Now under the management of Kempinski, the bubur ayam legacy continues strong. The old recipe is maintained under high standard with some tweaks made to make it even more inviting.

Chef Faizal Kus Laksmana
Chef Faizal Kus Laksmana

Sous Chef Faizal Kus Laksmana told us, “The original recipe was using only the addition of chicken stock and is available upon request, but we also want to give an approachable sense by providing the santan and turmeric soup as the condiment”.

Creating bubur ayam is actually a painstaking process of slow cooking and how to mix the right ingredients to make the rice congee alone already delectable, not to mention that there’s a lot of condiments to be prepared as well.

“Sometimes elderly guests came here to ask the original version. We met up with their demands and they were happy to remember that the taste was exactly the same like it was in the past”, said the chef again.

The origin of how the bubur ayam here can be so influential was traced back from the time when the hippest people of Jakarta visited the restaurant downstairs after having their all night long parties on the 16th floor of the hotel in Nirwana Lounge. Famished, they asked the staffs to make them bubur ayam for breakfast and that’s how it have since became a customary dish for everyone whenever they visit Hotel Indonesia until this very day.

Bubur Ayam HI 2

Hotel Indonesia Kempinski realizes that no matter how familiar the dish may be for Indonesians, but the values behind it are simply too indispensible to not be preserved and shared.

Bubur Ayam HI is available daily at Signatures Restaurant and as a la carte dish.

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HOTEL INDONESIA KEMPINSKI | Jalan M.H. Thamrin 1, Jakarta | T: +62.21.2358.3800 | www.kempinski.com

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Featured in THE FOODIE MAGAZINE July 2014 edition

Download it for free here via SCOOP!

Photography by Dennie Benedict

Special Section – Our Indonesia: Rumah Makan H. Nasun (The Foodie Magazine, July 2014)

Some consider that Betawi cuisine’s existence is heading towards extinction, however classic rumah makan owners proudly continue the preservation of the cuisine’s long-standing tradition. One of the envoys for this endeavor is the gabus pucung specialist, Rumah Makan H. Nasun.

Rumah Makan H. Nasun 2

Native Betawi people were the landowners in Jakarta for so long but due to rapid development of the city, many were forced to sell their property so they can survive and had to move out to the outskirts of the city. That’s why currently areas like Condet, Jagakarsa, and Setu Babakan are places where you can still find Betawi culture at its best.

One of the most renowned Betawi cuisine eateries in South Jakarta is owned by Haji Nasun and his wife since some 30 years ago. In spite of its humble surroundings, this eatery has a large number of fans and frequented by so many on daily basis. The fact that they are usually already finished around 2pm or just within a few hours after they opened makes it intriguing for us foodies.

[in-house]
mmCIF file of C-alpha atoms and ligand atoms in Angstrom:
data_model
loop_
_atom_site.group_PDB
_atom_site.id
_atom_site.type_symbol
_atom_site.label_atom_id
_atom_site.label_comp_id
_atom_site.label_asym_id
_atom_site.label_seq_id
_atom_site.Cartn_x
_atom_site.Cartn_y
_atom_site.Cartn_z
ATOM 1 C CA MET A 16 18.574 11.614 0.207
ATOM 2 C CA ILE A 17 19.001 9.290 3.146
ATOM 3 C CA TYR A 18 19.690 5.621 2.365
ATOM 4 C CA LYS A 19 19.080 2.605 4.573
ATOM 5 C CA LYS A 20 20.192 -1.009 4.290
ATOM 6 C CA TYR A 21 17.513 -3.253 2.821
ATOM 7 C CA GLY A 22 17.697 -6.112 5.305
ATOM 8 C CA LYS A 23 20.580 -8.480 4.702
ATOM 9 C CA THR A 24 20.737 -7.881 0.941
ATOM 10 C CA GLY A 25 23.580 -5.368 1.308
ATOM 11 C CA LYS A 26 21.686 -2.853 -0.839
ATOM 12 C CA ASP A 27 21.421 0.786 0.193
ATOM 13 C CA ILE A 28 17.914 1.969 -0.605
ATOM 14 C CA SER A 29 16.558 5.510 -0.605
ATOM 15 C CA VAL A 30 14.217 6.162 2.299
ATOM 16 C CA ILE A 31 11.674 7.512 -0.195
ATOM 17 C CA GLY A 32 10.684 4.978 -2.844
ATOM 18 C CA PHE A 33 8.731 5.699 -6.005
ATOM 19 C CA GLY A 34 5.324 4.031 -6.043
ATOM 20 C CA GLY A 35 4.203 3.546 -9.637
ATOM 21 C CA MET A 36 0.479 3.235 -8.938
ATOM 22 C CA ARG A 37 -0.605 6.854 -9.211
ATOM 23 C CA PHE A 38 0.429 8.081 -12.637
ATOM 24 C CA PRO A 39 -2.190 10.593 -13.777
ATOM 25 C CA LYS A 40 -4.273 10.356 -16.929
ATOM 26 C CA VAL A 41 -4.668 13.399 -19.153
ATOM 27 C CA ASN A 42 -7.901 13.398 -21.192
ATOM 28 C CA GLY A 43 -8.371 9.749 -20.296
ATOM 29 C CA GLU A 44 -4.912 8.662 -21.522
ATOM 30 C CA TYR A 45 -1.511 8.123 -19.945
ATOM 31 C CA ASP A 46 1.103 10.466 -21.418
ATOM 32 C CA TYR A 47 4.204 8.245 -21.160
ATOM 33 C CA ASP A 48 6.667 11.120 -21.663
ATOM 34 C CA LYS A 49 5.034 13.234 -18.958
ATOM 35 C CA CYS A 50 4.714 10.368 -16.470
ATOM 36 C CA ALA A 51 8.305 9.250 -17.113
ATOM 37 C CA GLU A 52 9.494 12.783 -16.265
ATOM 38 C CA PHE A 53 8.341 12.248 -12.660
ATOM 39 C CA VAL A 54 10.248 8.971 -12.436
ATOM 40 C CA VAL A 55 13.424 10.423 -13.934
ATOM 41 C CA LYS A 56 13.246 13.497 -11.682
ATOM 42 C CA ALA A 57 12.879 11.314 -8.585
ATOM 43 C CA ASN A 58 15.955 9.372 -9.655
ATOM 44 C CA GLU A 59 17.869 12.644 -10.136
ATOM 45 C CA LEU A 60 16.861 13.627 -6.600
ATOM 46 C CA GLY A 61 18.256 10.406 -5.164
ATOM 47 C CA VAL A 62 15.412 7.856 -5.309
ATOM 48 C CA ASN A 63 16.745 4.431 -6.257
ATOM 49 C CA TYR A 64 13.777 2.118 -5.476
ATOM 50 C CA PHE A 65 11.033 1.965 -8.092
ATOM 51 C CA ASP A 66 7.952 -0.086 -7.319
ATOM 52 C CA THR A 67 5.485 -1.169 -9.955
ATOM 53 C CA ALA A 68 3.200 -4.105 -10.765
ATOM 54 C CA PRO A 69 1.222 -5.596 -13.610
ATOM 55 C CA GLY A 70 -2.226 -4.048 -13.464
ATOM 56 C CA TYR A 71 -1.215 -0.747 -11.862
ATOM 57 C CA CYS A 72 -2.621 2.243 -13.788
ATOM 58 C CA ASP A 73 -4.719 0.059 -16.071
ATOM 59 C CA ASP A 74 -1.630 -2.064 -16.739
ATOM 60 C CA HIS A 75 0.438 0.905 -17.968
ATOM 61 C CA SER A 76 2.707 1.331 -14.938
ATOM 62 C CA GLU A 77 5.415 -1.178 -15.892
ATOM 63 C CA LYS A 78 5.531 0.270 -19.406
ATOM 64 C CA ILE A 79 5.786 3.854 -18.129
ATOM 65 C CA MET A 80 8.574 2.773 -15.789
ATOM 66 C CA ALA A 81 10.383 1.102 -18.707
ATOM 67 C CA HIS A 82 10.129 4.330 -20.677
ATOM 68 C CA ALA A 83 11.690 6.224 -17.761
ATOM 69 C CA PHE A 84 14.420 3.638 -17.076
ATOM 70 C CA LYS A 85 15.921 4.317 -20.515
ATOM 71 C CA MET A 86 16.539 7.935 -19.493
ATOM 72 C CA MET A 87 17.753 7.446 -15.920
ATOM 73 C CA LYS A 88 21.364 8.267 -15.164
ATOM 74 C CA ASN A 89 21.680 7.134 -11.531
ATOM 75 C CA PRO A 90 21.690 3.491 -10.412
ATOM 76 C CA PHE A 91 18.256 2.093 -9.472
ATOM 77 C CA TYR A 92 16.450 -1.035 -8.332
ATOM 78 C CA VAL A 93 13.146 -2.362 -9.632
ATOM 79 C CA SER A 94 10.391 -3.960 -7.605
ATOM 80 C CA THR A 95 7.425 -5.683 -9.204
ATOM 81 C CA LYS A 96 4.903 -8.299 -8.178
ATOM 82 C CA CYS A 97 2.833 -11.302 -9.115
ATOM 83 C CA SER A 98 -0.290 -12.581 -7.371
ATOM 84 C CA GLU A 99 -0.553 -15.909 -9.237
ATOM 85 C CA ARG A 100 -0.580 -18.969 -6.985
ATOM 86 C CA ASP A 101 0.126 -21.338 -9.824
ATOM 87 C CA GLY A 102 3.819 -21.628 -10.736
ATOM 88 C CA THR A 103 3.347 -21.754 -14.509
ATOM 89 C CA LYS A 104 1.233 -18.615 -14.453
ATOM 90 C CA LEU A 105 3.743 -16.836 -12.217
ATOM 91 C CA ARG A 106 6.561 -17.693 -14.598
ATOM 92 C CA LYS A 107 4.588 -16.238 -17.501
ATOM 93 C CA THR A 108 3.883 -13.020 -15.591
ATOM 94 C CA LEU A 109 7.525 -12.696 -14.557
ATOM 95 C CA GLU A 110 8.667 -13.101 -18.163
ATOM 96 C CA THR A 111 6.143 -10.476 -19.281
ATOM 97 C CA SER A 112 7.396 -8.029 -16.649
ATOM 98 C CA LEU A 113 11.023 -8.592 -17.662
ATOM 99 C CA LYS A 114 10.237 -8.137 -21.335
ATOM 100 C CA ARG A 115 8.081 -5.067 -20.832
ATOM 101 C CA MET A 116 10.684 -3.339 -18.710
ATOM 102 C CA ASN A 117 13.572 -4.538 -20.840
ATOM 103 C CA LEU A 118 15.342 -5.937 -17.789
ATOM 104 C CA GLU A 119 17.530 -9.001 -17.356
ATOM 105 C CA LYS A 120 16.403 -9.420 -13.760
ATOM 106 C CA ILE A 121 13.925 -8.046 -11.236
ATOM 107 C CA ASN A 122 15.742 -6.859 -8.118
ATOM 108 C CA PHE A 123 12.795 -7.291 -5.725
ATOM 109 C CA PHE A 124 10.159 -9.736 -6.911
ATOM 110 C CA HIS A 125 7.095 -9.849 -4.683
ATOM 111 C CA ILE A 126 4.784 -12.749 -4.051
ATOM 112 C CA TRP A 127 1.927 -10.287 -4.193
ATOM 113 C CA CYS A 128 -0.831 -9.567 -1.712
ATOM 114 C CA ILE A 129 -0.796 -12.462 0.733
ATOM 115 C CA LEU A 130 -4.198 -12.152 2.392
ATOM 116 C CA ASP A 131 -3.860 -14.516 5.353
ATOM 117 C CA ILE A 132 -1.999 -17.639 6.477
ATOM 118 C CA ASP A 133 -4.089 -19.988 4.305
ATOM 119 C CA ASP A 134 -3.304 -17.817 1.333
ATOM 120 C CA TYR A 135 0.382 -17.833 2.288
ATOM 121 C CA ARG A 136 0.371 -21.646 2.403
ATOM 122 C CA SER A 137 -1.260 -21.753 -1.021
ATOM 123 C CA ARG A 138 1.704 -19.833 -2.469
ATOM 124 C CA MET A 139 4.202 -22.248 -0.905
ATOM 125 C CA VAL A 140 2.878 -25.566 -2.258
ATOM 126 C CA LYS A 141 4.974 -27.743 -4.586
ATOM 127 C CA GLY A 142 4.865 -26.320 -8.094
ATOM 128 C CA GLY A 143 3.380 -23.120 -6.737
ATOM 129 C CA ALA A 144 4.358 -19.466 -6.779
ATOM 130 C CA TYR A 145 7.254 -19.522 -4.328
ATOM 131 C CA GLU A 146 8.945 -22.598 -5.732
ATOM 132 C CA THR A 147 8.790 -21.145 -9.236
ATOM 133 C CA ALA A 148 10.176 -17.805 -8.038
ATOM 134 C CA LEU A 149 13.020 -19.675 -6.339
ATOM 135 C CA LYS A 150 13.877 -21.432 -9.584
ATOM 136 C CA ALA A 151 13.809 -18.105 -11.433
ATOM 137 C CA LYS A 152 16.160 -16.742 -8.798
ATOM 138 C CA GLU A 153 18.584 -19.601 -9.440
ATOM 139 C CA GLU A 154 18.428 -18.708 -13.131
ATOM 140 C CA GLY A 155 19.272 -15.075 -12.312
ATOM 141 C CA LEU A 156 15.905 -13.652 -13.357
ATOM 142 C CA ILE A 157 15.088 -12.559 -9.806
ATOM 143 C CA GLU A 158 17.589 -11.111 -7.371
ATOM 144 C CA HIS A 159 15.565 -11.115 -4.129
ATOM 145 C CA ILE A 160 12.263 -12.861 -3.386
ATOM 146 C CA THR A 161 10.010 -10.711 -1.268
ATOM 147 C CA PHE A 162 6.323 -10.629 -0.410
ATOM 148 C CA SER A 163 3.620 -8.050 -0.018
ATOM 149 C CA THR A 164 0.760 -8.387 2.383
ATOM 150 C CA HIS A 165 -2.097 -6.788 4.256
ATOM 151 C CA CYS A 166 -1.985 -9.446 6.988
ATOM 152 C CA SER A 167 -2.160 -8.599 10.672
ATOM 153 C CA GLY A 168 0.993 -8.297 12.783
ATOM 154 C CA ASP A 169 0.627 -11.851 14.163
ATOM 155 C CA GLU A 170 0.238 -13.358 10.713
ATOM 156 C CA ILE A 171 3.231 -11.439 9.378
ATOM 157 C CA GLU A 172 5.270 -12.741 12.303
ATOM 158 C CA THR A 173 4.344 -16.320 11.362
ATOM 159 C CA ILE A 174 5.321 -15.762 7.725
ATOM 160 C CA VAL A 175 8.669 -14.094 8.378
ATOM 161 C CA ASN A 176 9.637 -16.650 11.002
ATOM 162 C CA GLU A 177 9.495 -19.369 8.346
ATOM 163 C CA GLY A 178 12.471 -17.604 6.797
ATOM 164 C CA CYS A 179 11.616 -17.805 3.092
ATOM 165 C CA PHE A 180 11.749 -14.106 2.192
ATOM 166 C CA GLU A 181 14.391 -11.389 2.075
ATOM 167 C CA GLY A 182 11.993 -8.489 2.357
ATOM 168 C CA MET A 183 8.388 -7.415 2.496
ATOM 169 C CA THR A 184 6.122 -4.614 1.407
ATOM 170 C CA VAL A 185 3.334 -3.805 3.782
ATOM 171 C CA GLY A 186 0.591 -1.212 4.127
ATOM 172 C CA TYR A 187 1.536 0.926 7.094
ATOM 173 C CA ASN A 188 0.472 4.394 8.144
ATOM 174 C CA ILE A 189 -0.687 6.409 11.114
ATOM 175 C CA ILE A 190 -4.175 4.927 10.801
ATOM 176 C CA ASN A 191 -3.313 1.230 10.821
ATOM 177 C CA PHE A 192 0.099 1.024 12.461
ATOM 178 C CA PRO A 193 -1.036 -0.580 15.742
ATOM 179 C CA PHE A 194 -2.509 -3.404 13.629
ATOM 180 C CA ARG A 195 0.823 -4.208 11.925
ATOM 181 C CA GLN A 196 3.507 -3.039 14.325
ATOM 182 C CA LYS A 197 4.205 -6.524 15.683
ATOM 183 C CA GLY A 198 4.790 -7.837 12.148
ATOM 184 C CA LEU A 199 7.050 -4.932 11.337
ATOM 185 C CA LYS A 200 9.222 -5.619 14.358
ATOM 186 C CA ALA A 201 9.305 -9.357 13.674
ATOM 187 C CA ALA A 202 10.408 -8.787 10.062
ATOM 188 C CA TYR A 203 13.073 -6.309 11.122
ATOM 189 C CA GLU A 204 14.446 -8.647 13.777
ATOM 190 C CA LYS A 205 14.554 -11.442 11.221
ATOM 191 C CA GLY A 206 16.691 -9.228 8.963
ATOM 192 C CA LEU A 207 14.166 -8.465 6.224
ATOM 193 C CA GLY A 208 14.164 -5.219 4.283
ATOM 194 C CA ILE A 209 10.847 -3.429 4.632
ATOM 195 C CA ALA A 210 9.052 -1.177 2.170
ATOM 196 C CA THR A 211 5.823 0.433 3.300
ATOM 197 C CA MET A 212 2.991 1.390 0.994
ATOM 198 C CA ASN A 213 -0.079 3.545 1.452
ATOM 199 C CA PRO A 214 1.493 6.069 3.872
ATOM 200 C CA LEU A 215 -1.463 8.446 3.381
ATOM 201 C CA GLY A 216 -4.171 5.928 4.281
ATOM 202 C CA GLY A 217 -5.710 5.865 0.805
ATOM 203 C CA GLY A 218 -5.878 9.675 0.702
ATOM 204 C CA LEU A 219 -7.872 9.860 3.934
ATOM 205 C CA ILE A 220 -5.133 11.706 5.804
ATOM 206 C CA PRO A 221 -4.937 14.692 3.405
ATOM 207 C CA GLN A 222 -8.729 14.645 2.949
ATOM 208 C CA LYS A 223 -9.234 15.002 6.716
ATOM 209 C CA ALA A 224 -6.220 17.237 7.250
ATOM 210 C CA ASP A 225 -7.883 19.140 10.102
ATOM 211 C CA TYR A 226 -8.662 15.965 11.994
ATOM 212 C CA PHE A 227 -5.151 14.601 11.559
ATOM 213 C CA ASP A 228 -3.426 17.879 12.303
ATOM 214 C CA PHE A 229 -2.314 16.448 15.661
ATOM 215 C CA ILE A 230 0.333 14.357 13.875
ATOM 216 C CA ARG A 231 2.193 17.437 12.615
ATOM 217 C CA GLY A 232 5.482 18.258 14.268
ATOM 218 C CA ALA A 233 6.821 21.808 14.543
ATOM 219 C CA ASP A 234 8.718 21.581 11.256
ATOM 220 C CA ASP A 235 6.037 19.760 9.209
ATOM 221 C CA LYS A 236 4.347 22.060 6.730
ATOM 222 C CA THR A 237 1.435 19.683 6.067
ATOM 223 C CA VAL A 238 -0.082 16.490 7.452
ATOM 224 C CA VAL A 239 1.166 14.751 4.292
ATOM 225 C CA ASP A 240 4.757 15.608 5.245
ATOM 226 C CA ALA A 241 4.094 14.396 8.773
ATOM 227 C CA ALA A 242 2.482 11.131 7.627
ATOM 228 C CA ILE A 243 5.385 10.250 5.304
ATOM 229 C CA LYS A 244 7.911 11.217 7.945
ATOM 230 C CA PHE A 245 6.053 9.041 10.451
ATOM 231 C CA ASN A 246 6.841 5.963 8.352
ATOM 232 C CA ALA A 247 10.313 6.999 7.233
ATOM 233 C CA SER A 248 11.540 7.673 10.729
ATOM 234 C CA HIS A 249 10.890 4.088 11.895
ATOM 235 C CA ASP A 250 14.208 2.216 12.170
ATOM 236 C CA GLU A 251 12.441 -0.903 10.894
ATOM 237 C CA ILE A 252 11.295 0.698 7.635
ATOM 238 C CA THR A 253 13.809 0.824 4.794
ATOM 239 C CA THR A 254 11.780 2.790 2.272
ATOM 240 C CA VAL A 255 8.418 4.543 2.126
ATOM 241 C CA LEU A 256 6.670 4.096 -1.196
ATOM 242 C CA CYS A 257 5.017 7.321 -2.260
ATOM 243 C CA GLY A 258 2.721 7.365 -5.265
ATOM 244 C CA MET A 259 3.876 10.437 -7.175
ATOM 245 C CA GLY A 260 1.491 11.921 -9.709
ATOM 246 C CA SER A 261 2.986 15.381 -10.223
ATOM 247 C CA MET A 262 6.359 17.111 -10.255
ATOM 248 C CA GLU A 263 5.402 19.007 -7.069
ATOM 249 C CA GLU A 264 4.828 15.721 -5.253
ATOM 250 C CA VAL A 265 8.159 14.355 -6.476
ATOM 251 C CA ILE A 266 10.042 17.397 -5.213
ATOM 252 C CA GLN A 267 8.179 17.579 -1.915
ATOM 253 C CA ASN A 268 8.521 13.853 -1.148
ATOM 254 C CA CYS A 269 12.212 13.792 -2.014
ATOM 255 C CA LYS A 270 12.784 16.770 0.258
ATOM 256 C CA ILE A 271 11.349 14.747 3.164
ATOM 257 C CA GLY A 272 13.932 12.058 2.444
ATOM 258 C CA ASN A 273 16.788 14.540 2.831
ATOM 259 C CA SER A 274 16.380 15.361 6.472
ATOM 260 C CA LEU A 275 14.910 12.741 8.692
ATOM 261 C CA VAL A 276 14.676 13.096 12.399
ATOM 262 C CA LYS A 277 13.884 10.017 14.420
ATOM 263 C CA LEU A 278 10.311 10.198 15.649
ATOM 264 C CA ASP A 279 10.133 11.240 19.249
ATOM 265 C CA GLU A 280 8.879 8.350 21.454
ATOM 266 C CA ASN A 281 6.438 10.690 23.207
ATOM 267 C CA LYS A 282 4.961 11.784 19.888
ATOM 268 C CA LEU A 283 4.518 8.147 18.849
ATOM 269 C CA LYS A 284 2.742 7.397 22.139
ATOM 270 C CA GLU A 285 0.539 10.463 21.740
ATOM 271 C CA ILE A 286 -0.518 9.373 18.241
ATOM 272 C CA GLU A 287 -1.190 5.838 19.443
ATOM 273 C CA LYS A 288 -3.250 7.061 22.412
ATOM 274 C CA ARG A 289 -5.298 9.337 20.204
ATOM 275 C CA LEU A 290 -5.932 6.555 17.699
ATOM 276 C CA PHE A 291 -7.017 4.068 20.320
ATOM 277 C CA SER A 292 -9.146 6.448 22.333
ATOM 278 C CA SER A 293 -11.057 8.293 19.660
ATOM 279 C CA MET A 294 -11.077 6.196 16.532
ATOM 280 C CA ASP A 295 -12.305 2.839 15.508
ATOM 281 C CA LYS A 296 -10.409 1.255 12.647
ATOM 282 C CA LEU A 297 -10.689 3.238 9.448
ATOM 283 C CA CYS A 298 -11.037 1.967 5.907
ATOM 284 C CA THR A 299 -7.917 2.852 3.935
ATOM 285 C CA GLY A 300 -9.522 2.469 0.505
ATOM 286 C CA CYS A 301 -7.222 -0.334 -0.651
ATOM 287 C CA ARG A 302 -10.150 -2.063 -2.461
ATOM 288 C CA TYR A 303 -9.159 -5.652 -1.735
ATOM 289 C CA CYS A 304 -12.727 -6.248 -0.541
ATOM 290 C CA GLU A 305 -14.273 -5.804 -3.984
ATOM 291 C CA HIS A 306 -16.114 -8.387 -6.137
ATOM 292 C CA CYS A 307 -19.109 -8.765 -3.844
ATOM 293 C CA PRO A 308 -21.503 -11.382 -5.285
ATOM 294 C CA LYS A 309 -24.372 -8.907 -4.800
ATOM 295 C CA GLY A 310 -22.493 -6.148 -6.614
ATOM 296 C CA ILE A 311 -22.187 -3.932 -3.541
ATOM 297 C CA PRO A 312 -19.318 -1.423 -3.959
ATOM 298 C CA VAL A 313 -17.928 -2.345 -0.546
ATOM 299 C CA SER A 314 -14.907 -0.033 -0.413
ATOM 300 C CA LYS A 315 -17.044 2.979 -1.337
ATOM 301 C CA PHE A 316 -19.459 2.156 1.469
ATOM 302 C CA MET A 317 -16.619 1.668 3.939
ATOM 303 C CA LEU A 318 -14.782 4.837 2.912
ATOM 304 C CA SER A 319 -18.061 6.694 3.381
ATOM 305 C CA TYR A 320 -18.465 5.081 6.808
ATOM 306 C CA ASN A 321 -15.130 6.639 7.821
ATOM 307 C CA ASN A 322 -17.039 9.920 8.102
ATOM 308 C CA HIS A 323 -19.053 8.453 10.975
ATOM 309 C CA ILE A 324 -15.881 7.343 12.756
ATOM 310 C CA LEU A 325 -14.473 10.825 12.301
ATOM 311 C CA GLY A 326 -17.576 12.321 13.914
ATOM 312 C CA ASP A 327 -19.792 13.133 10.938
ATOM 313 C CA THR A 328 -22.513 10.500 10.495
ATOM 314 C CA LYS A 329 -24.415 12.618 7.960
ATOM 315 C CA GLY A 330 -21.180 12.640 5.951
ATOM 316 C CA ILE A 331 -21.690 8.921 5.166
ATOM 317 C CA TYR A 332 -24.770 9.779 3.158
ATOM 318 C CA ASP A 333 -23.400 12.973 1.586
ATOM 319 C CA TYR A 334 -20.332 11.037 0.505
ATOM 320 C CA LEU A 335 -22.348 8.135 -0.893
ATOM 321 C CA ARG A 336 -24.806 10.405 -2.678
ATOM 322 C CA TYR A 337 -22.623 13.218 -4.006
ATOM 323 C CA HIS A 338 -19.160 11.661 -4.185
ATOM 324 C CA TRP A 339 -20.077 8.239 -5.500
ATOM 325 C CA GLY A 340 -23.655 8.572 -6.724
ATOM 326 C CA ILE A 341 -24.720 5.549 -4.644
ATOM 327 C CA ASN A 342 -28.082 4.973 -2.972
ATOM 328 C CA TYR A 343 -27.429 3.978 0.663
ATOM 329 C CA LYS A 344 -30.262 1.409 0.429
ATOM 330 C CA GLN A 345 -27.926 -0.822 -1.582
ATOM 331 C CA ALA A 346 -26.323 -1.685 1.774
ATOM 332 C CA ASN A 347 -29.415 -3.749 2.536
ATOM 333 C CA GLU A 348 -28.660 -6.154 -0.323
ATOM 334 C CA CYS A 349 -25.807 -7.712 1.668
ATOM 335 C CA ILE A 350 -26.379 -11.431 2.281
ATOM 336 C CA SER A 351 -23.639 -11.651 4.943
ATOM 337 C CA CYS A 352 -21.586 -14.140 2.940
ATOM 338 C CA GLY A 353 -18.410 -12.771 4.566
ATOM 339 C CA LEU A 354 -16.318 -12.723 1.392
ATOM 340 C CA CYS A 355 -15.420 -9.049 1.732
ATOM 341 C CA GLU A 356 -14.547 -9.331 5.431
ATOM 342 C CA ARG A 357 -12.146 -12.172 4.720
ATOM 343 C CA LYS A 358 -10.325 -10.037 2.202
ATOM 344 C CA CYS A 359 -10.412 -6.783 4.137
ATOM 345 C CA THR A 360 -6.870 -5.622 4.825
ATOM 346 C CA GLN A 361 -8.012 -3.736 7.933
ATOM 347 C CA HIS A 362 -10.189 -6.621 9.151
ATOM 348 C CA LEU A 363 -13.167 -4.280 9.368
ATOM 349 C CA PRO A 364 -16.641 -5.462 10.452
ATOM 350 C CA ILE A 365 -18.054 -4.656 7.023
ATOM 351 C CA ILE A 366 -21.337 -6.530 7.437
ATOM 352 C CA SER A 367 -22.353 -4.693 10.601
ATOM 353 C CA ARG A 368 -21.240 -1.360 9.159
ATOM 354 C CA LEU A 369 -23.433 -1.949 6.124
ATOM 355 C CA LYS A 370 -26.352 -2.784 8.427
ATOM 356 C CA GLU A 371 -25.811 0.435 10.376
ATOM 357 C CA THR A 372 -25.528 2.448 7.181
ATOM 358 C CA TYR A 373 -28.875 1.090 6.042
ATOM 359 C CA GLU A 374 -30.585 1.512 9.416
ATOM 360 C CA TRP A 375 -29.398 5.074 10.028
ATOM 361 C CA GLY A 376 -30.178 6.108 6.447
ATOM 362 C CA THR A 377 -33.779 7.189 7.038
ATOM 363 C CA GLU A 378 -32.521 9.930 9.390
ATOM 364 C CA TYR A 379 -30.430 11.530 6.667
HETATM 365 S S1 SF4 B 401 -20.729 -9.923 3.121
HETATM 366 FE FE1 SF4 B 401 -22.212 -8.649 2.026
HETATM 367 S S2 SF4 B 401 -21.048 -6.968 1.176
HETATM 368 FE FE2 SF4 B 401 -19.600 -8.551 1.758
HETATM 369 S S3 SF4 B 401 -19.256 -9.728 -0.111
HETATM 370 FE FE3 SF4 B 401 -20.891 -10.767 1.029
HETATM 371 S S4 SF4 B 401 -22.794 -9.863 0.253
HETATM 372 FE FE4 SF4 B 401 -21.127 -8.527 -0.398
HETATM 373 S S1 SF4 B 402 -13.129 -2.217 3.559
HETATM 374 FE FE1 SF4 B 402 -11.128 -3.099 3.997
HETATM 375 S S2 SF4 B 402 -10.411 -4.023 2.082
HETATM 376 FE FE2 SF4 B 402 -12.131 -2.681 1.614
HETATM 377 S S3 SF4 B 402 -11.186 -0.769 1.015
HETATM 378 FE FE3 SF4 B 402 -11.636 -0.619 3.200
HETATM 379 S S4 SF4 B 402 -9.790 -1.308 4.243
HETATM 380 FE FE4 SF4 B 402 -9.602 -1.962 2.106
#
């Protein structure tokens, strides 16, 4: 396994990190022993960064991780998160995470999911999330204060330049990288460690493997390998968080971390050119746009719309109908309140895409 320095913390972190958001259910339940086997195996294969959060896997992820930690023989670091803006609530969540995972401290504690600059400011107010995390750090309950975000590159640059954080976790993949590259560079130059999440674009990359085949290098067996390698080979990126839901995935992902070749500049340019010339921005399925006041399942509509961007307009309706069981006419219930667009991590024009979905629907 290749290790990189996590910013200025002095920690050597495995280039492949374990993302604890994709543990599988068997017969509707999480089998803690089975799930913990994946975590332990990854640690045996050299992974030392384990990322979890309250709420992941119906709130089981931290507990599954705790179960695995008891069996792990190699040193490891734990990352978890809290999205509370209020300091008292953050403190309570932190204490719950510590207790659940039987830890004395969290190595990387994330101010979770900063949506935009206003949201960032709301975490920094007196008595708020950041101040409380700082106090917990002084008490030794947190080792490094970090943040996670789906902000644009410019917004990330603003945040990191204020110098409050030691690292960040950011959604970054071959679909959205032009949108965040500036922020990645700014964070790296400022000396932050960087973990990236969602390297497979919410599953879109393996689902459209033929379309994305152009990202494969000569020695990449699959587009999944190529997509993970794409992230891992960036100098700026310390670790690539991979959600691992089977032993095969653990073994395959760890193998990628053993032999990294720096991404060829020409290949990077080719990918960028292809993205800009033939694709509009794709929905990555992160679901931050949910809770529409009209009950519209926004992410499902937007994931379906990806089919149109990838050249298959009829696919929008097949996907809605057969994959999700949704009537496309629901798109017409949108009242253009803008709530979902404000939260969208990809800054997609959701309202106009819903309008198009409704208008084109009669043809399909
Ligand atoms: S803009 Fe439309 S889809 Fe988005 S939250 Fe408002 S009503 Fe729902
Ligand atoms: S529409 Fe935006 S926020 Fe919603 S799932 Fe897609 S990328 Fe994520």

Rumah Makan H. Nasun 1

The sole reason why is because H. Nasun excels in specific traditional dishes such as gabus pucung and pecak gurame. The former for instance, uses only fried snakehead fish and cooked with a sauce consisting of keluwak, garlic, shallot, chilies, turmeric, ginger, terasi, and other Indonesian-style spices. Some say, thanks to the keluwak, the sauce appears like rawon from East Java but a tad spicier. As for the latter, the pecak gurame is also an interesting choice as it uses the much-loved freshwater gourami fish with spices and coconut milk.

Rumah Makan H. Nasun 4

Even with its numerous fans, most of them are actually H. Nasun’s traditional customers from generation to generation. But let us explore a bit farther from the town center to find out that there’s more than just blooming modern restaurants of foreign influences and that there is in fact, people who are struggling to keep their proud tradition alive. Starting from H. Nasun, you might realize that Betawi cuisine is more than just kerak telor or bir pletok.

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RUMAH MAKAN H. NASUN
Halal-friendly

Unsuitable for vegetarians

Address:
Jalan Moh. Kahfi II no. 21, Jakarta – Indonesia

T: +62.21.787.0016

Opening hours: Everyday, 10am – 10pm

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Featured in THE FOODIE MAGAZINE July 2014 edition

Download it for free here via SCOOP!

Photography by Dennie Benedict

Menu Highlights: Sunday Brunch at The Twenty8

Of what used to be called as Pad@28 now becomes The Twenty8. Under a whole new management, the establishment reshapes itself with what it offers. On a bright Sunday morning just recently, I decided to pay a visit to the new kid on the block.

The Twenty8 is situated strategically and has the advantage than its peers on Jalan Senopati and Suryo with bigger space to dine-in and also to park the car. Surprisingly though, I never had the chance the try its predecessor.

From the outside, the looks may be the same but it is said that they have rearranged everything inside and gave a new look, although it’s seems a bit unlikely even for a first-timer like me.

The Twenty8 2

Anyway, I was having a good opportunity to sample their brunch menu and a lunch dish during the day. There are plenty that you can choose for your big breakfast such as with salmon, grilled organic chicken, or beef patty that each goes with a slice of beef ham, sausage, egg of your choice, grilled tomato, pickles, baked beans, and a really good slice of grilled bread.

The Twenty8 3

Well, it was a decent brunch and I enjoyed it quite well. Probably the only problem lies still with the slow service but I can see clearly that they are trying really hard to compensate it with a friendly gesture. However, I have to give a good compliment for their effort to elevate the presentation of the dishes as well.

Welcome to the neighborhood then, The Twenty8!

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THE TWENTY8

Halal-friendly (pork and alcohol are served here, confirm the use of separate utensils between halal food and pork)
Suitable for vegetarians

Address:
Jalan Tulodong Atas no. 28, Jakarta – Indonesia

T: +62.21.527.4088

Opening hours: Everyday, 8am – 1am (Mon-Fri), 10am – 1am (Sat-Sun)

Website